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Now hiring. Manufacturers across the country are hiring, with some 600,000 skilled positions open. They need electrical engineers, lab technicians, hydraulic specialists, and people who make and run what we use everyday. Think aerospace, chemicals and plastics, communications technology, earth-moving equipment, analytical instruments, precision medical devices, biopharmaceuticals… the list goes on.  Service providers are also scrounging for talent, with the biggest demands in the healthcare, infrastructure management and maintenance, the food and beverage industry, office support and technology. 

See a job you want?  Take on a technical skill, just-in-time  Community colleges, universities, vocational training centers, and labor unions all offer curricula and certificate programs designed to meet the short-term workforce prep you need to make the pay grade.  Many of the best employers cultivate, train and mentor new entrants, on the job, onsite, or through affiliated education and training centers.

Credentials with currency. Consider just one industry cutting across every sector, skill level, and income base: welding. While the U.S. Department of Labor forecasts a bright outlook for this industry, the American Welding Society says its practically blinding as continuing job growth over the next several years will means hundreds of thousands of positions are open, from the most rudimentary metal fence fabricator to the welder working in a nuclear plant (pay ranging from $30,000 to +$100,000).  Like many of the trades, the United Association of Plumbers and Pipefitting Industry of the United States and Canada offers short-term welding apprenticeships to accelerate training, equip trainees with marketable credentials, high-paying jobs and position their graduates on a career ladder they can climb with accumulated experience and training.  The unions want to increase their membership rolls, of course, but they the training they offer are the skills employers demand.  So skilling up immediately increases your marketability well into the future, and you can build on your know how as the jobs demand.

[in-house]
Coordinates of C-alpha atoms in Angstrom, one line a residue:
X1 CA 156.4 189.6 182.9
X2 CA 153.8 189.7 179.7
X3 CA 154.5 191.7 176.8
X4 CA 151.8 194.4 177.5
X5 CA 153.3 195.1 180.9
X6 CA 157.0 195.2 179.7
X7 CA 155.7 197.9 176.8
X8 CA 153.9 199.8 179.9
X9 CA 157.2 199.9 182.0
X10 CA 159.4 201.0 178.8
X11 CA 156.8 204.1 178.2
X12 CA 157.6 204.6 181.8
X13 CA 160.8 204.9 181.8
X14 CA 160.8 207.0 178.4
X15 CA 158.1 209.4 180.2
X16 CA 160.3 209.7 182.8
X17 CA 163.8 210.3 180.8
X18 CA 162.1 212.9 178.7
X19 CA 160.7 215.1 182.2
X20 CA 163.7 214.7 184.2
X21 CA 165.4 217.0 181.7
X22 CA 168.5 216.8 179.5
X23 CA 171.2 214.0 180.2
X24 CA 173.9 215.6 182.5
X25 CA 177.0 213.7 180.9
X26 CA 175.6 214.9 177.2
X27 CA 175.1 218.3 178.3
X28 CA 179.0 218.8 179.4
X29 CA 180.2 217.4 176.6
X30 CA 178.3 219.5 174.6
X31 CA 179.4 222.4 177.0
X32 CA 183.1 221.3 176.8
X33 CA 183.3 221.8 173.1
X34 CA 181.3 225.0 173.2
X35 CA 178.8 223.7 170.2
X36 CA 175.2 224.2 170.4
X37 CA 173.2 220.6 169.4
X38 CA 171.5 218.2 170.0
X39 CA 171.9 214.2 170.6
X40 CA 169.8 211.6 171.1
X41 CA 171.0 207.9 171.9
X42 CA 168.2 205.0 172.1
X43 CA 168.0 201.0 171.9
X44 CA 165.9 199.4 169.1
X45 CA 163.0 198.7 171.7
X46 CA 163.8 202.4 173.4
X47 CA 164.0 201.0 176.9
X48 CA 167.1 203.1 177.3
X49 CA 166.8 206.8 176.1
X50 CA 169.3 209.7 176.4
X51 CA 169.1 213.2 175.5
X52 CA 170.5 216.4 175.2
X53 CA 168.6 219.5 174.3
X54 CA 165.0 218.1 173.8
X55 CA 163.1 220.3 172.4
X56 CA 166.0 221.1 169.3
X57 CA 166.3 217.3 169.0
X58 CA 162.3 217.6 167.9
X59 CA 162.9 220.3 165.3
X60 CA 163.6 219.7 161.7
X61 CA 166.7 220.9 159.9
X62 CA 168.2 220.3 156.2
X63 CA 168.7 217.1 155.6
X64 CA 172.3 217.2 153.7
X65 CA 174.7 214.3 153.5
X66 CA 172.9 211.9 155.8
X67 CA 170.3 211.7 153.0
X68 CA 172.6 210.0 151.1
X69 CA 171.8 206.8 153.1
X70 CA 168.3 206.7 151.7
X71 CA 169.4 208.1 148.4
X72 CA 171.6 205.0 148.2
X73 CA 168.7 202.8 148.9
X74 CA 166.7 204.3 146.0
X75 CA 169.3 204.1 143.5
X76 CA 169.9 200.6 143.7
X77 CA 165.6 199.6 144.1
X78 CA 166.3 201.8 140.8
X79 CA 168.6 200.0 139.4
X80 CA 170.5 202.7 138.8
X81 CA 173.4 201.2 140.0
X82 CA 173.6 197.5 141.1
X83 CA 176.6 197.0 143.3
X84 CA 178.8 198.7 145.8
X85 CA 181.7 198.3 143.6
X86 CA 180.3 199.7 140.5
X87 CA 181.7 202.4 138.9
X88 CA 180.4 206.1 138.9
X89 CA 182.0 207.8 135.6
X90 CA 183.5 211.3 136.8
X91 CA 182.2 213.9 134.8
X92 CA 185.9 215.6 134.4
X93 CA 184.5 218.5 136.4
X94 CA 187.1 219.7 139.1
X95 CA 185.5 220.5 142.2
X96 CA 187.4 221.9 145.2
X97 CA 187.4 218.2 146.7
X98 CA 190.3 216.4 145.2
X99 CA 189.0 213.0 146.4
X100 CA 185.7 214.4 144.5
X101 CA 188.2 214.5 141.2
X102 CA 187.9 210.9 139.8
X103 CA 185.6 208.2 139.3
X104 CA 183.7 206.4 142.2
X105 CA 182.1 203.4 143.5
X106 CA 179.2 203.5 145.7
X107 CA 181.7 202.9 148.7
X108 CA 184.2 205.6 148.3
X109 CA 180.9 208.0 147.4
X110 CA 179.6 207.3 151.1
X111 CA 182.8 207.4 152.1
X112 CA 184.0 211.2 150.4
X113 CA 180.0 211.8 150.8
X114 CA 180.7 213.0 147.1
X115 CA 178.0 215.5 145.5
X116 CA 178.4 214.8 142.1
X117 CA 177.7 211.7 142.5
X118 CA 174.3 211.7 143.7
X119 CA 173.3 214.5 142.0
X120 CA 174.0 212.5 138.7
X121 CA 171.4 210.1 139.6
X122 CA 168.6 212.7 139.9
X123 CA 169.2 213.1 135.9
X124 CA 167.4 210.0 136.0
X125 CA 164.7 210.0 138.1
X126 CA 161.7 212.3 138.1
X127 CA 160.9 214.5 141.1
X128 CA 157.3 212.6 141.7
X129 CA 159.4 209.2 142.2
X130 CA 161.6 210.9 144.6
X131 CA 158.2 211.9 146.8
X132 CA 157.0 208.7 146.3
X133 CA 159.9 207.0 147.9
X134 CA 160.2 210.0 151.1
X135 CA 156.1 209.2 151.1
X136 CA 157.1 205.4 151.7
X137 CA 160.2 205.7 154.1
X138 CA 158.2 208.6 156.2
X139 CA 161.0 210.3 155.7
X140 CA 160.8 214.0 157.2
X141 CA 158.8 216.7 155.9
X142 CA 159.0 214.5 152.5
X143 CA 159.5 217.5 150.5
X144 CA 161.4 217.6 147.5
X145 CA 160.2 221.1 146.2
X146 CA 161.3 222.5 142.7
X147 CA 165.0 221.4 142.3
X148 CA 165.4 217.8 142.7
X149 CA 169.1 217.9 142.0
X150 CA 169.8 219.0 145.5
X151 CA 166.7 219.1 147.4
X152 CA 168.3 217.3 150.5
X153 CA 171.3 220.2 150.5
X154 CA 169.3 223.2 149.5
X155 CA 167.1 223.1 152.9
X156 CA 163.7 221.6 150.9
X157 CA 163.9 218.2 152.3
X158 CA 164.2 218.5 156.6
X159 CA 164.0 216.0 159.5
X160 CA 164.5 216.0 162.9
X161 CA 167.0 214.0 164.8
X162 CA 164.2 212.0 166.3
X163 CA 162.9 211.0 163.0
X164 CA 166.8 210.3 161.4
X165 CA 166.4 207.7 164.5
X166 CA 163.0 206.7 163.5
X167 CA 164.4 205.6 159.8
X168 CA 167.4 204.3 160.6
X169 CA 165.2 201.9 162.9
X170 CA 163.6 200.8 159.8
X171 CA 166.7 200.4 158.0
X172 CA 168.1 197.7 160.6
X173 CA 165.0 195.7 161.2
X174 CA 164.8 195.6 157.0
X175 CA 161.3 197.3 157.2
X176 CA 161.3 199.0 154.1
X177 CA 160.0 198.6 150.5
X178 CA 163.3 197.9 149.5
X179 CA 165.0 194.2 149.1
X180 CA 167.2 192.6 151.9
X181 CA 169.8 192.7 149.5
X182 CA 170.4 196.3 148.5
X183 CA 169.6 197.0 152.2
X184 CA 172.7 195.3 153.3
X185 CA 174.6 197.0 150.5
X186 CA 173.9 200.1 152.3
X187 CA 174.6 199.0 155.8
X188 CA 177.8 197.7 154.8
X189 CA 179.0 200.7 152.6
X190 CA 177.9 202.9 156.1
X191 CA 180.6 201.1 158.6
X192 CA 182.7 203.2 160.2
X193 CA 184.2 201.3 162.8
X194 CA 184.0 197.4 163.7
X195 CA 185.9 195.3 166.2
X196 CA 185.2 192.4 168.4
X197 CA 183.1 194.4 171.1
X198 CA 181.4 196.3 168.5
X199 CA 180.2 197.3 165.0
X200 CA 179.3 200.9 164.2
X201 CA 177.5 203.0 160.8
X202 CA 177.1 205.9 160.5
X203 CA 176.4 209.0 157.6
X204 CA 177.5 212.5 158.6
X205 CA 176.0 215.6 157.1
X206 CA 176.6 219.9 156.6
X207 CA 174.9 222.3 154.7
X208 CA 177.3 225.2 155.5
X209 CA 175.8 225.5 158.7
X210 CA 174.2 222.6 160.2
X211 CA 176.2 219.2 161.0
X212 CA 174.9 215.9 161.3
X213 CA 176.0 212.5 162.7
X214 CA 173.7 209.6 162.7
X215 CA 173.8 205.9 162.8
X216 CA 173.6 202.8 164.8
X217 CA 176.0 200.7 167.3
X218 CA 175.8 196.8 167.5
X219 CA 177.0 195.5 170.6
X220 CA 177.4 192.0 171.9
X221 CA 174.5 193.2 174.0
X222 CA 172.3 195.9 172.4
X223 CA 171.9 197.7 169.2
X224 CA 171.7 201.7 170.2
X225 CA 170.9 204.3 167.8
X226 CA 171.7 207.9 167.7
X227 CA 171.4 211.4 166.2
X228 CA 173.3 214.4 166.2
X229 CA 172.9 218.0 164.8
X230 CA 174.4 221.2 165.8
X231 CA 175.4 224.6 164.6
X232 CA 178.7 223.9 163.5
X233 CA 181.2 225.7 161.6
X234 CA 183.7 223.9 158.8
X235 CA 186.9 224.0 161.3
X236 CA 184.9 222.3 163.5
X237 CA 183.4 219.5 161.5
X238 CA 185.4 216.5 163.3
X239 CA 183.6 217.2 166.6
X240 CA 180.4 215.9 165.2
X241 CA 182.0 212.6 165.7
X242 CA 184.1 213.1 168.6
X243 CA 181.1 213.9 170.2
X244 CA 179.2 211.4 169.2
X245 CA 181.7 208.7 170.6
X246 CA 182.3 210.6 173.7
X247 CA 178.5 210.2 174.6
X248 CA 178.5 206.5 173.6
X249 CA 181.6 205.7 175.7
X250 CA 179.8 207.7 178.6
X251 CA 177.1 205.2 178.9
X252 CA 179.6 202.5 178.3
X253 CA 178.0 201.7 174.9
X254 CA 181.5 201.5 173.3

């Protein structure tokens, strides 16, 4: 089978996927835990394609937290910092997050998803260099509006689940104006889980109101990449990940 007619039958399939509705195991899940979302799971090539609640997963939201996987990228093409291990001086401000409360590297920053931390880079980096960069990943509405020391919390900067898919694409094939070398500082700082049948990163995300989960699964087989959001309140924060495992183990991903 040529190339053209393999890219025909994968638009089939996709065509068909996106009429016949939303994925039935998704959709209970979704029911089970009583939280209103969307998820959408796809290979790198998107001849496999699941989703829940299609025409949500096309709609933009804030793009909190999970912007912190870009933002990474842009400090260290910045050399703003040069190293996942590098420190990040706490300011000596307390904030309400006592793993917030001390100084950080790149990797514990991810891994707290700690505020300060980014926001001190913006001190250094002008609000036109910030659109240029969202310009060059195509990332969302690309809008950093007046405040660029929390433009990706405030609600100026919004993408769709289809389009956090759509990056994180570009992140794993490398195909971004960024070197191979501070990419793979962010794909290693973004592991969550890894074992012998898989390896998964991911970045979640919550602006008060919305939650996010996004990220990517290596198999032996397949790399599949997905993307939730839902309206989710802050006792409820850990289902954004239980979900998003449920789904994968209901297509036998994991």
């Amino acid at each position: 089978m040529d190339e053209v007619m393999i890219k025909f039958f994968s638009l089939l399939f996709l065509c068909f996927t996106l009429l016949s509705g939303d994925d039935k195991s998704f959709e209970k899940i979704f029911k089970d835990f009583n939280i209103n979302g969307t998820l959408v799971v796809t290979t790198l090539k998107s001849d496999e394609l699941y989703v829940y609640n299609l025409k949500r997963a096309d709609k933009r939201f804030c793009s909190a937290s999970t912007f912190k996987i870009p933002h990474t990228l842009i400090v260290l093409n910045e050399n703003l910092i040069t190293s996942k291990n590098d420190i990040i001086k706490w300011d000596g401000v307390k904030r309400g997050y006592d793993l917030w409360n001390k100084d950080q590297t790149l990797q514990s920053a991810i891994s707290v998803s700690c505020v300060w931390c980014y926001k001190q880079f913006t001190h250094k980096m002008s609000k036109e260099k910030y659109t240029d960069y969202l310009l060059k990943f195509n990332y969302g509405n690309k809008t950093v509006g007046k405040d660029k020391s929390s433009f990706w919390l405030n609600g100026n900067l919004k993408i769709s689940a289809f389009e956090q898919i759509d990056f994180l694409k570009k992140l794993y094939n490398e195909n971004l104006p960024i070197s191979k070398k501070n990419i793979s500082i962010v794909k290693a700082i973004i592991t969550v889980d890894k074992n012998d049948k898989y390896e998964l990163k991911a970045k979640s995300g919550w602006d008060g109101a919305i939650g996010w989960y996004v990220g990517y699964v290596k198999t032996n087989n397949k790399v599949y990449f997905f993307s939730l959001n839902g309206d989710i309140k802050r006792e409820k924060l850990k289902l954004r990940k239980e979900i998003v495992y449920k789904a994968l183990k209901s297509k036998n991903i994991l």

STEM Occupations on the rise  The Commerce Department expects Science, Technology, Engineering, and Math –  “STEM” occupations – to grow 17 percent over the next several years, compared with 10 percent in other occupations.  Government, industry and educational leaders are scrambling to increase the talent pool of innovators, inventors, and producers.  Yet only a third of BAs are in STEM (while student enrollment is growing overall, STEM enrollment is not) and there is a fifty percent bail out rate.  The United States Naval Academy, one of the premier institutions in the STEM field, worries about this steep dropout rate. It surveyed programs around the country and found that 90 percent of the students who step out of STEM say it’s due to poor teaching; and 70 percent of those who remain say they had poor educators.  Attrition among STEM students does not portend well for the severe shortages in highly sensitive areas like nuclear energy, where new hires are nowhere near the runaway retirement rates